Being upbeat about bonds might seem unusual at a time when investors are facing low returns and high volatility.
But for JP Morgan Asset Management international chief investment officer Nick Gartside, who oversees the US asset manager’s $460bn (£341bn) fixed income business, there are reasons to be cheerful.
“The beauty of bonds is that you have certainty,” says Gartside, who has been a bond investor for almost all his 20-year career in asset management.
He explains what made him turn away from equities and decide to work on bonds when they were not a popular choice among graduates as he started his career.
Gartside says: “A bond investor has to blend macro with micro economics, while equity investors look at companies and say they don’t think about macro.
“Also, the bond market is now worth $100trn, so twice the size of the equity market. Not all bonds are equal and that is what gives me a buzz about it.”
Gartside, who previously had stints at Schroders and Mercury Asset Management, started managing emerging market equities at Mercury after a masters in international relations.
He says: “At Mercury I was a bit horrified at the beginning about bonds. If you think about fund management you think about equities, so I was a bit unsure on bonds, but then I changed my mind as bonds became much more related to politics than equities. With markets you either have an interest or you don’t.”
Gartside landed his current job at JP Morgan in 2010 and is currently responsible for the fixed income investment process in the London business.
He says: “Our ethos is to be a money lender. We find a bond we like and buy and sell it and that is what clients want.”
Gartside has a team of 280 in the fixed income unit, who will prove very important next year as asset managers face the multiple requirements of Mifid II and need strong resources for research as a result.
He says: “[Having a large team for research] is going to be important for the bond market.
“You can buy a bond and run to maturity. But while a bond was a buy and hold investment in the past, now it has become a bit more flexible. They are big and global, so you have this unconstrained idea of bonds now.”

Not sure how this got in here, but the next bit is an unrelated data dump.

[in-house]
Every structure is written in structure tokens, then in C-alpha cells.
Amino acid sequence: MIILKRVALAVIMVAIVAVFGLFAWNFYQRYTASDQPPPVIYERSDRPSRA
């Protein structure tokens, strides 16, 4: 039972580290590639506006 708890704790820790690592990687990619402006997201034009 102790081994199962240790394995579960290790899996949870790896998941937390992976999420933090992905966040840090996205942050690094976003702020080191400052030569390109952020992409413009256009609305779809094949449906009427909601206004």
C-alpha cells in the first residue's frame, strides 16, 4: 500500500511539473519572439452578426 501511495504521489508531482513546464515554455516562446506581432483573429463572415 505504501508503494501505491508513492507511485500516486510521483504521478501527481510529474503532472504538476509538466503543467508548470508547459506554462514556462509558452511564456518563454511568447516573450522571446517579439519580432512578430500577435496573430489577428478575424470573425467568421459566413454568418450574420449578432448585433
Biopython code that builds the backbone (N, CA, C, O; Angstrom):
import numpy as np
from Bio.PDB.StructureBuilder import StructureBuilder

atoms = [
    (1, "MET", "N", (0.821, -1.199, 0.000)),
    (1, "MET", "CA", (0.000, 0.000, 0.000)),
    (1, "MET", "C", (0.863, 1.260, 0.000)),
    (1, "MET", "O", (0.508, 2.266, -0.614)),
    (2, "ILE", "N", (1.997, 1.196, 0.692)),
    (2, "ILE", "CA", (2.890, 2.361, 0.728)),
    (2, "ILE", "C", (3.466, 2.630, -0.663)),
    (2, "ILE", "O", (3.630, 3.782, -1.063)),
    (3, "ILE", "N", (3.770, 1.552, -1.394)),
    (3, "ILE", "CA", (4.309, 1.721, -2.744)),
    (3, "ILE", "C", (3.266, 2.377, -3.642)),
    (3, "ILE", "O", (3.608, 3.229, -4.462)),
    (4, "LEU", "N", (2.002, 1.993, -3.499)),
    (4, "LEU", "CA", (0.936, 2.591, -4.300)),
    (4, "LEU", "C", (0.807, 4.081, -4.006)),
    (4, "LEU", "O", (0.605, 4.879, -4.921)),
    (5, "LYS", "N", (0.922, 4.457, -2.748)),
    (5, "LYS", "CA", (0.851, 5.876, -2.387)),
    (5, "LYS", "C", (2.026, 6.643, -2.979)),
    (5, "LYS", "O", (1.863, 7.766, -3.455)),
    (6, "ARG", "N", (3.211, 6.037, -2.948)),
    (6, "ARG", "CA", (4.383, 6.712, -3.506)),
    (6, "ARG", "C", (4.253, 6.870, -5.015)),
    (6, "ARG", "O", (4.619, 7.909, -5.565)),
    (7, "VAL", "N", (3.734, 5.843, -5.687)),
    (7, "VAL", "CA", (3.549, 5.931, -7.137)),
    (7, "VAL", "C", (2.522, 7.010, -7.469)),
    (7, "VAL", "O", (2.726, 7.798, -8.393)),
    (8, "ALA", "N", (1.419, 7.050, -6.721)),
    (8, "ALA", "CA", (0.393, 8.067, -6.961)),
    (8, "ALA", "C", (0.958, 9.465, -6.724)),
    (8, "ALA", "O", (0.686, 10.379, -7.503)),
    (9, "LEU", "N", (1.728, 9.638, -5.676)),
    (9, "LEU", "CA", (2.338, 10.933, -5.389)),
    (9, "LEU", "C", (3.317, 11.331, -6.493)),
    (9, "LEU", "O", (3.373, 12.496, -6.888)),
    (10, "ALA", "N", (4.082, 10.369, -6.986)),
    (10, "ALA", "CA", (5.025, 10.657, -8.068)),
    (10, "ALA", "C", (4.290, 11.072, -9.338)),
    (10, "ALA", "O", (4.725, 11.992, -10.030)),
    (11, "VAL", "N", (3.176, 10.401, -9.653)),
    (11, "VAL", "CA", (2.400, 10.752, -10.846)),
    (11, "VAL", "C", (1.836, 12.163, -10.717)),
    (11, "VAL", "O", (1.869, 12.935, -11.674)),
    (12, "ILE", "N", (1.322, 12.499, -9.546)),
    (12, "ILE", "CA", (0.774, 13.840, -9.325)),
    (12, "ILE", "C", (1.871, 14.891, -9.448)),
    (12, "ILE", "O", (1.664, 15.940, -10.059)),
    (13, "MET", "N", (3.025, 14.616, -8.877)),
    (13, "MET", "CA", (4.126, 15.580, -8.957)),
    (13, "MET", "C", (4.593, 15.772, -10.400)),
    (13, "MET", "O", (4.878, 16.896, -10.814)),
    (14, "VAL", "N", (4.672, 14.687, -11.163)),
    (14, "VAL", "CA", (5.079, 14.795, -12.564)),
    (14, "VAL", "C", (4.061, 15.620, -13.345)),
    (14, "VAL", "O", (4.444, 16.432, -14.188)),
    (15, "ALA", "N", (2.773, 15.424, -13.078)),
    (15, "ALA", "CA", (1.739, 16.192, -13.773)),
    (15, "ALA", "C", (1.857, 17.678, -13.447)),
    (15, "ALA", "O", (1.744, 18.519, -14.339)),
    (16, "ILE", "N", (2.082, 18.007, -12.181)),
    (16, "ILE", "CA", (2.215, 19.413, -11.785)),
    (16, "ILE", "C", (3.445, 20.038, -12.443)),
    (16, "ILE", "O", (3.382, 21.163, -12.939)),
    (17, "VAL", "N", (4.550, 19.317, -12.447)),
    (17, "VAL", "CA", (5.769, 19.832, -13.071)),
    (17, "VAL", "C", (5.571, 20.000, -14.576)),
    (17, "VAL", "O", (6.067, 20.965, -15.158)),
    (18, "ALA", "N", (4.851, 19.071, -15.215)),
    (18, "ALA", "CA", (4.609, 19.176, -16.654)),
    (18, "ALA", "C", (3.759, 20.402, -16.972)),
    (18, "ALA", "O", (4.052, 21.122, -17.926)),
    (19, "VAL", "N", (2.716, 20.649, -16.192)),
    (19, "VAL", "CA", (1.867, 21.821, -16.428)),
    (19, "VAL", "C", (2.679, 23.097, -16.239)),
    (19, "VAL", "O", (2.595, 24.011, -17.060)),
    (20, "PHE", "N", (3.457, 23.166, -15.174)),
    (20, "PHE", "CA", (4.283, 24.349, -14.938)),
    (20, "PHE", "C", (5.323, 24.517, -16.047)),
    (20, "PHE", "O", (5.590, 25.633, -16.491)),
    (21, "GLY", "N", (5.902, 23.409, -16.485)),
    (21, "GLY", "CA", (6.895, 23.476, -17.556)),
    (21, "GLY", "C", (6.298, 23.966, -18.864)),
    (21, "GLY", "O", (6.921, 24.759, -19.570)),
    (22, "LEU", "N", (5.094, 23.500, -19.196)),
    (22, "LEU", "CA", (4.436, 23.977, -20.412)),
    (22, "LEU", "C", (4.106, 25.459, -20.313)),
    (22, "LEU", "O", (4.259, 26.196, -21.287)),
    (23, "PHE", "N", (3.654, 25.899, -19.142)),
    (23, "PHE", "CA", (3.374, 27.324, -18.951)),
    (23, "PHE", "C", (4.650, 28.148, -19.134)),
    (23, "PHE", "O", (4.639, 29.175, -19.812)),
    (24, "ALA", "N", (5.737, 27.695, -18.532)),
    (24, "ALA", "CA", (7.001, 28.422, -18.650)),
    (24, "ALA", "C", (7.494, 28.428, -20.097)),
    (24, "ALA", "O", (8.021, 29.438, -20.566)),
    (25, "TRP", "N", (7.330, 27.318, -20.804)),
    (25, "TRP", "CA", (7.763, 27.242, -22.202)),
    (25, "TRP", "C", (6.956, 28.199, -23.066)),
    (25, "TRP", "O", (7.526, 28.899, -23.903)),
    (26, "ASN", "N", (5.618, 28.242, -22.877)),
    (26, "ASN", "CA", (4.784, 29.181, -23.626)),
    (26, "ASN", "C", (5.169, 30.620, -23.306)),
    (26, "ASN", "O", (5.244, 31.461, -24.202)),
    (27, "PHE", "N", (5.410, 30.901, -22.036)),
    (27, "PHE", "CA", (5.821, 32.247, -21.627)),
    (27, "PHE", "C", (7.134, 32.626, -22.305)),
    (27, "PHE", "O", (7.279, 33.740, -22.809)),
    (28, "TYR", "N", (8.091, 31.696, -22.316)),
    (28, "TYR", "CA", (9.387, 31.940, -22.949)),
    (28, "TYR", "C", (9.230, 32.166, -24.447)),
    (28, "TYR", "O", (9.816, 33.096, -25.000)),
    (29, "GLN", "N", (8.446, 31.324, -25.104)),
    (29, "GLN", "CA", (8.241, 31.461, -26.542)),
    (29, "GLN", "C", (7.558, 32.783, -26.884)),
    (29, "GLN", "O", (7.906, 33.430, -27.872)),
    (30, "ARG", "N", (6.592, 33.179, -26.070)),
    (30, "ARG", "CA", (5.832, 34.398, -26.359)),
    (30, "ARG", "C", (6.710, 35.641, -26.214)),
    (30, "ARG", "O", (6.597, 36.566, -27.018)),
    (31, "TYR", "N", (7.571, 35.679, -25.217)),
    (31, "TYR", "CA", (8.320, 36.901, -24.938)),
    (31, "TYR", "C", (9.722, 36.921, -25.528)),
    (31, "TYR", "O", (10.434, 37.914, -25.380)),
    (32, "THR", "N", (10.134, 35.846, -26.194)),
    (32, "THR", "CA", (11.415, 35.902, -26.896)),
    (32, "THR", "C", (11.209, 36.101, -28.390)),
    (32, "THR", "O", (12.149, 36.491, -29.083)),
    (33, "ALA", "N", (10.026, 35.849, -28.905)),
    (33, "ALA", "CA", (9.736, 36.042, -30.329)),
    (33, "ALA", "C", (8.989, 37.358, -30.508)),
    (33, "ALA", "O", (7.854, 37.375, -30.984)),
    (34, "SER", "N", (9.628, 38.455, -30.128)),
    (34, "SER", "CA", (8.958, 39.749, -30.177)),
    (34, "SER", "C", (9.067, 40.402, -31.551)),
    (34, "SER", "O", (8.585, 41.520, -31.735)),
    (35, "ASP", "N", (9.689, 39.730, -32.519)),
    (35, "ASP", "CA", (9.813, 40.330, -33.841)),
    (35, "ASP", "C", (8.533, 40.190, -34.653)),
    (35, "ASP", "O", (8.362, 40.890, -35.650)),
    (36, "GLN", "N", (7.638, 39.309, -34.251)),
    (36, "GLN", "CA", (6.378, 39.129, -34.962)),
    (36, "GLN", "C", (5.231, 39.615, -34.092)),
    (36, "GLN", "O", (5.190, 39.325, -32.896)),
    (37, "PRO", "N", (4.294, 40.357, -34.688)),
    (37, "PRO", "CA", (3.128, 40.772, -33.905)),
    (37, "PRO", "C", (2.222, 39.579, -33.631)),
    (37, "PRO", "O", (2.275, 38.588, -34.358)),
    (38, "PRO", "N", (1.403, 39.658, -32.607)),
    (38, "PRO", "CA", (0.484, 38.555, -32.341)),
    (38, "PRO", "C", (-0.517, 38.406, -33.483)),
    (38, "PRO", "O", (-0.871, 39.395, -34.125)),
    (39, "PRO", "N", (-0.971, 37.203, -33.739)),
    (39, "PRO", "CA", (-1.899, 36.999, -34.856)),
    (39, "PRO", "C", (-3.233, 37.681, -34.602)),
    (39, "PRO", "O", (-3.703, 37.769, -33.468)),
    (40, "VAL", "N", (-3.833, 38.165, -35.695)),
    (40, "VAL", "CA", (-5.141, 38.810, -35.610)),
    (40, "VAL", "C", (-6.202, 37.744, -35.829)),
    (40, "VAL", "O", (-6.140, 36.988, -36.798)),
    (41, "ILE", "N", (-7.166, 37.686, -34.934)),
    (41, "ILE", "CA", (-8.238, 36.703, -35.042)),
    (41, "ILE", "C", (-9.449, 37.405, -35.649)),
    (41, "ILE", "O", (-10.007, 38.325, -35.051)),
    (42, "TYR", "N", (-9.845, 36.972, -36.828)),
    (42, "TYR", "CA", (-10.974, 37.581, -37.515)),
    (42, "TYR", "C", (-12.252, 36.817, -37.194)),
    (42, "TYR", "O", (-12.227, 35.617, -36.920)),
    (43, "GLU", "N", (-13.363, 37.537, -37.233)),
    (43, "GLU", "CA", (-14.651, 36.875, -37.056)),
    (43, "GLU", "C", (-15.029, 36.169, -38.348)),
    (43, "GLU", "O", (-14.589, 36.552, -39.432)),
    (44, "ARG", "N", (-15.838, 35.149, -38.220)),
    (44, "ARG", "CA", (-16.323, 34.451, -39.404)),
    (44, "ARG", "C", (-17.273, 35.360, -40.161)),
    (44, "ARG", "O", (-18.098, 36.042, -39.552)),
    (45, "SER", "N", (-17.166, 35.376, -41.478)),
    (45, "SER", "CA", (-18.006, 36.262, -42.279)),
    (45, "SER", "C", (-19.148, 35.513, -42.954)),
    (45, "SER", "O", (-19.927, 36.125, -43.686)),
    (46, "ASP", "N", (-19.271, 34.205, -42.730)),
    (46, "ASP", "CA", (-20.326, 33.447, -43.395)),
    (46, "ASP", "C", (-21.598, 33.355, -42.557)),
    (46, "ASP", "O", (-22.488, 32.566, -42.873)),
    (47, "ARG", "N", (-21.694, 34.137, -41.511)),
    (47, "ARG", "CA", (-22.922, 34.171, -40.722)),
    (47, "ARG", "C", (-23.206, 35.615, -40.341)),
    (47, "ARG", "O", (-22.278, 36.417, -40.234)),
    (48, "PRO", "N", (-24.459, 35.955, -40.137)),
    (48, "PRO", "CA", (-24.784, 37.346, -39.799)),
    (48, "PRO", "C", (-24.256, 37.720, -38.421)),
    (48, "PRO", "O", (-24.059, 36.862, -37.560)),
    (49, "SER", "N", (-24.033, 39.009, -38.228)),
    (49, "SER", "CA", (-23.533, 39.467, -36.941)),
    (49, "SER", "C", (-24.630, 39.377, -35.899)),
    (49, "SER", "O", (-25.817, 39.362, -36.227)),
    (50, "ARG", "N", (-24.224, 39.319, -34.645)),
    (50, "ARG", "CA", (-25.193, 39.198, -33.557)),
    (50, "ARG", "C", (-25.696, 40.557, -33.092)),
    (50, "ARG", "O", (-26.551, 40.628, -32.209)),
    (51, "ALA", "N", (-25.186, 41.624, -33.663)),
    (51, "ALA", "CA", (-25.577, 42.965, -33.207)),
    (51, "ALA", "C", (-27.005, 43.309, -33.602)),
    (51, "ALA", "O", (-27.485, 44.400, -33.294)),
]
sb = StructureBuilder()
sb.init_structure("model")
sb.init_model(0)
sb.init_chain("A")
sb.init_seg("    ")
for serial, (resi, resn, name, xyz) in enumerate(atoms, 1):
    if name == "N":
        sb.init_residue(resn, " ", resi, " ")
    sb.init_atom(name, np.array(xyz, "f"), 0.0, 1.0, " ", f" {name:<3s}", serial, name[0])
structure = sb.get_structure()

Gartside notes that since 25 per cent of sovereign bonds currently have a negative yield, bond managers would need to rotate in different parts of the market as valuations and other factors have changed.
The way the CIO is adapting to the new trend is by having a low duration in the portfolio and a higher allocation to emerging market and high yield bonds.
Gartside says: “A few years ago we had no emerging market bonds. Now the asset class ranges from 20 to 30 per cent of our holdings and that will stay at this level in 2018.
“Emerging markets are healthier than they were [in the past] and normally emerging markets are a good beneficiary of growth. You have double digit yields in countries like Brazil, Turkey, and Indonesia.”
In October fixed income was the best-selling asset class with net retail sales of more than £2bn, according to the Investment Association. Of this figure, more than £1.5bn went into strategic bonds, with £84m going into the global emerging market sector.
In comparison, only £13m flew into UK gilts.
Gartside argues that with an expected growth of 1.5 per cent in the UK economy and a potential fall in inflation, the Bank of England could raise rates twice next year, which won’t be beneficial for Government bonds.
He says: “As you look forward you’ll see a lot of differentiation when it comes to bond investors. You’ll have an environment of both stock picking and bond picking. Companies’ growth will be reflected in bonds.”
As for his review of 2017, Gartside says this year was a “classic transition year” for all asset classes.
He says: “From the post-financial crisis era we are now at a golden age for bonds. This was a year where growth has surprised on the upside following a 2016 where growth was departing in some countries.
“Global growth was synchronised and you have had a good global growth picture. But some economic data can have a lagged effect for next year.”
Gartside expects growth to continue next year but argues that the higher than expected inflation in markets globally could pose a risk to investors. He says: “Central banks are likely to raise rates and a bit of inflation will return.”